About The Heart & Vascular Center

About The Heart & Vascular Center

As the heart and vascular system is both intricate and precise, so is care at The Heart and Vascular Center at Cookeville Regional.

With many awards and honors to their credit, the cardiologists, cardiac surgeons, vascular surgeons, and cardiothoracic anesthesiologists are board certified and highly regarded in their field. Specifically trained in the fields of heart and vascular care, every surgical assistant and member of The Heart and Vascular Center’s support staff is fully committed to knowing and applying the most current skills, support, methods and equipment available.

With more than 100 years of combined expertise in heart care, the entire cardiac and vascular staff works together as a highly skilled, precisely coordinated team in an environment where the patient always comes first.   The Heart & Vascular Center at Cookeville Regional is the only level-three accredited chest pain center in the Upper Cumberland awarded by the Society of Chest Pain Centers. Since 1994, close to 31,000 heart catheterizations have been performed, along with over 4,100 open-heart surgeries and a full range of countless other cardiac and vascular procedures and services. Because successful treatment is often time-critical, The Heart and Vascular Center is always open. Never again will it be necessary to travel to another city to receive the superior quality and broad range of services possible at The Heart and Vascular Center - a welcome assurance for patients and their loved ones.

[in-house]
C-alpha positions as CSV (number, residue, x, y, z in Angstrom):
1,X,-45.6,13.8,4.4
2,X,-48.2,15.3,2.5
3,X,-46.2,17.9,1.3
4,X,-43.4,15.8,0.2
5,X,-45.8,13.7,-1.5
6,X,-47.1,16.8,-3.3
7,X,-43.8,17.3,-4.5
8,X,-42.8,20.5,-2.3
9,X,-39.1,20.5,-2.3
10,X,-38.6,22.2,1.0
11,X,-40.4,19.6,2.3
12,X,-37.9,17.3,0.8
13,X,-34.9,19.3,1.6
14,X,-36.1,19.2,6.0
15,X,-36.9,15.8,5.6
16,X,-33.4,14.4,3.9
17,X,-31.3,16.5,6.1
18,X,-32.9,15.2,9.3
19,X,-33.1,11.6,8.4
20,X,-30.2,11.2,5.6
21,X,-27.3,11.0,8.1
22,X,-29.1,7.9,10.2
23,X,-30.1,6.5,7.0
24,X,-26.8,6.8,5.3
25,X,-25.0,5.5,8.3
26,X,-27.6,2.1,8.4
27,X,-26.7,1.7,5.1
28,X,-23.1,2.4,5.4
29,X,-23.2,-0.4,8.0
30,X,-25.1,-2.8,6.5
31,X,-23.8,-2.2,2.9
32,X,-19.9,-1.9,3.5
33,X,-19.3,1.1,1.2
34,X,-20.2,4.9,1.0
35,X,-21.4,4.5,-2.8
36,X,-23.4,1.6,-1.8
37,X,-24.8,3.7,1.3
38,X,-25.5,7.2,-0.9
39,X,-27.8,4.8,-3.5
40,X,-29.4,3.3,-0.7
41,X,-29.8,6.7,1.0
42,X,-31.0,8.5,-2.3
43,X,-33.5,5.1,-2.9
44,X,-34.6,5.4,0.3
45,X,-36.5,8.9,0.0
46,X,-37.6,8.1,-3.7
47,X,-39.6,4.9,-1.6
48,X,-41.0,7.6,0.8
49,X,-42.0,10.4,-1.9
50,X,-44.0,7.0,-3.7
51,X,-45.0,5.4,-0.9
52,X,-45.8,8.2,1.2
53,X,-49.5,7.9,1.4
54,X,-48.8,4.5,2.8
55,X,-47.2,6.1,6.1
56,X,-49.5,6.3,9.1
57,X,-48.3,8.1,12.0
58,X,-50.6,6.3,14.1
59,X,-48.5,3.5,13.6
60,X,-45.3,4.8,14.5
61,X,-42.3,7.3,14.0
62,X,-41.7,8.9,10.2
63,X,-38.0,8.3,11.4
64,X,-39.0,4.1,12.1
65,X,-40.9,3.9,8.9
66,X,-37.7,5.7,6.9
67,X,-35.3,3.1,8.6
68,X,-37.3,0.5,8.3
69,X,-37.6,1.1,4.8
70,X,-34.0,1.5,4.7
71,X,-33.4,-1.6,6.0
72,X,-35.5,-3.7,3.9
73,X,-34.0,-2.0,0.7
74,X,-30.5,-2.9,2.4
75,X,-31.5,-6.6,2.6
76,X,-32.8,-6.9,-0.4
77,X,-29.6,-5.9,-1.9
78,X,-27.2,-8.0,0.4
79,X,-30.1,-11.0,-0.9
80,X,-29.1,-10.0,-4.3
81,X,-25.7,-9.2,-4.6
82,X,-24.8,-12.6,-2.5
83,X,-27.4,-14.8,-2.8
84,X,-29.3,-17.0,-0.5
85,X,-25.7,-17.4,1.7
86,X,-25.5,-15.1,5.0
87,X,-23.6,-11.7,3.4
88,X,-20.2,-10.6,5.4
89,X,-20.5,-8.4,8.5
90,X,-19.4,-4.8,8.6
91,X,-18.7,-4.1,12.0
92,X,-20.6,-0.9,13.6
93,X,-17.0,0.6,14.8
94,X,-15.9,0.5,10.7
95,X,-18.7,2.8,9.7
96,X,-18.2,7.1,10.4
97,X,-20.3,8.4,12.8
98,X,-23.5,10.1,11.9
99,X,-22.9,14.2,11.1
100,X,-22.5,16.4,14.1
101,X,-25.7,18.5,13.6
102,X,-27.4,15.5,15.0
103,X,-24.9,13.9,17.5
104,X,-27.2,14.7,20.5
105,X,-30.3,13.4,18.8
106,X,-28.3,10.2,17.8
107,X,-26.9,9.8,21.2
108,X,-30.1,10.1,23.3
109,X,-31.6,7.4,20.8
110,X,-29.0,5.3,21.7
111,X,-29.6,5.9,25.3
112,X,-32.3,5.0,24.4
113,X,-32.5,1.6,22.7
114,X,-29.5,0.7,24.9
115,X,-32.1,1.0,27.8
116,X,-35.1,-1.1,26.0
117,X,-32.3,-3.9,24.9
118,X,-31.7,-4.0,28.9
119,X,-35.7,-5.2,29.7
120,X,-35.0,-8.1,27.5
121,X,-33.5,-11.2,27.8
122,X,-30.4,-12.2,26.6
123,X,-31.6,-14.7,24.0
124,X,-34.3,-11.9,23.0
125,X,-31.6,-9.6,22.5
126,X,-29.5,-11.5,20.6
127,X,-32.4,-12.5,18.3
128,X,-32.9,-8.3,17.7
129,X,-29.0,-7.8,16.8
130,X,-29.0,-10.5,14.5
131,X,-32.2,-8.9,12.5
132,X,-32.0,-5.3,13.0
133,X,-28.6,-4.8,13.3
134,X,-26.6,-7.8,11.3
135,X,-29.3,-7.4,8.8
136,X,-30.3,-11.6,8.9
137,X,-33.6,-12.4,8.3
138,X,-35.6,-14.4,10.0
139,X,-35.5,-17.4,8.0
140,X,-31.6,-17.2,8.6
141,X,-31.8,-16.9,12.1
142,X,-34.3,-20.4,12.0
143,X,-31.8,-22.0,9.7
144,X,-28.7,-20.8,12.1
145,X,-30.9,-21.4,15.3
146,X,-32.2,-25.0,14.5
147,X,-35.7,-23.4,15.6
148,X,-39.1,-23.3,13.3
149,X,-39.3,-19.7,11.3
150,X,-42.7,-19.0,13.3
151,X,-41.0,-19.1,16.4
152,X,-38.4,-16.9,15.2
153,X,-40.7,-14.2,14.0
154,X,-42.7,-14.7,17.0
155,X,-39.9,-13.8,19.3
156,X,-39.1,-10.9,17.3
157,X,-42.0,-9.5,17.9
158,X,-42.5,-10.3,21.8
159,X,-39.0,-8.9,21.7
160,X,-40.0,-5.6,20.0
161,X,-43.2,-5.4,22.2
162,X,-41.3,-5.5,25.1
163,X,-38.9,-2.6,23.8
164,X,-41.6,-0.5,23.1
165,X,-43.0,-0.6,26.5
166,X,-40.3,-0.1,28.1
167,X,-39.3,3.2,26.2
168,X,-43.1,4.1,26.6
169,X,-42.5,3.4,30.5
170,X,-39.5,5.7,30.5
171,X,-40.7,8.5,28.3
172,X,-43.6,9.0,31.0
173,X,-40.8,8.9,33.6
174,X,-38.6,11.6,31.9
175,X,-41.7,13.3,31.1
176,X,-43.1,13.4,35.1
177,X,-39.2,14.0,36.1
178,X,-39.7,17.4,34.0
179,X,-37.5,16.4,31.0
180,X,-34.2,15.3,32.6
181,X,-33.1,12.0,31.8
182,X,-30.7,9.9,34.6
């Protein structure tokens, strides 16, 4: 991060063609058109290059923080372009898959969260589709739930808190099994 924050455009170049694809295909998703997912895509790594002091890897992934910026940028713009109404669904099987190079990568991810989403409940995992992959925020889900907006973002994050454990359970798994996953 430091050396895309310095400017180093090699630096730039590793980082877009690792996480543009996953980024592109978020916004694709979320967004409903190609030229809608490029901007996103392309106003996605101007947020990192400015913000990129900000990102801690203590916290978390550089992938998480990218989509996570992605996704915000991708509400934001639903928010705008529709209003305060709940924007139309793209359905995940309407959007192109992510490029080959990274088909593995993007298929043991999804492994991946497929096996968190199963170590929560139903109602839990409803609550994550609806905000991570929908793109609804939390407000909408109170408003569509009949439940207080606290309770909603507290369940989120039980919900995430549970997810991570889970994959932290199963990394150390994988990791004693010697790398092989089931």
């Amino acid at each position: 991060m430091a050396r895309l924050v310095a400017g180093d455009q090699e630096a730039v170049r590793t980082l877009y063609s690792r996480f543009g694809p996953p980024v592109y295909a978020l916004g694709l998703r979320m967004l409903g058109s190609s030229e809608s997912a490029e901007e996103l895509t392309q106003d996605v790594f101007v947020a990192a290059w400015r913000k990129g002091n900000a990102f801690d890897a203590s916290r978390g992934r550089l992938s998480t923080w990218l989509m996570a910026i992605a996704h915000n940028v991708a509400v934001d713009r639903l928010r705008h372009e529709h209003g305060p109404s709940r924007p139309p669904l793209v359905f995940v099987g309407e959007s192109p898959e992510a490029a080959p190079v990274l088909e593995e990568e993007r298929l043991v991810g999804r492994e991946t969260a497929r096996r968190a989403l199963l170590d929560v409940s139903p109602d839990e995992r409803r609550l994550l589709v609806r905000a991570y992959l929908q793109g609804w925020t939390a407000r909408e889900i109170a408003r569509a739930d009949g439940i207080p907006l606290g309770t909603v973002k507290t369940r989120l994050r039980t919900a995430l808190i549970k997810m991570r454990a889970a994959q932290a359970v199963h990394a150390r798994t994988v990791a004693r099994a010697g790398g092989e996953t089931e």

Download the Heart and Vascular Center Annual Report.

Did you know?

Signs and Symptoms of a Heart Attack
Both men and women may experience one or more of the following symptoms:

Chest Discomfort
Discomfort in center of chest lasting more than a few minutes – or it could go away and come back; uncomfortable pressure, squeezing, fullness or pain
Discomfort in Other Areas of the Upper Body
Pain or discomfort in one or both arms, the back, neck, jaw or stomach

Shortness of Breath
May occur with or without discomfort

 

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Other Signs
Breaking out in a cold sweat, nausea or light-headedness
 
What May Be Different for Women and Diabetics?
As with men, women’s most common heart attack symptom is chest pain or discomfort. But women are somewhat more likely than men to experience some of the other common symptoms particularly shortness of breath, nausea/vomiting and back or jaw pain. Diabetics are also more likely to experience the other common symptoms since they most often experience NO CHEST PAIN and have what is known as “silent,” or pain-free, heart attacks.
 
Minutes Matter! CALL 9-1-1!!
Do not drive yourself – EMS personnel can begin lifesaving treatment right away and determine if you are having a heart attack so that they can notify the hospital en route.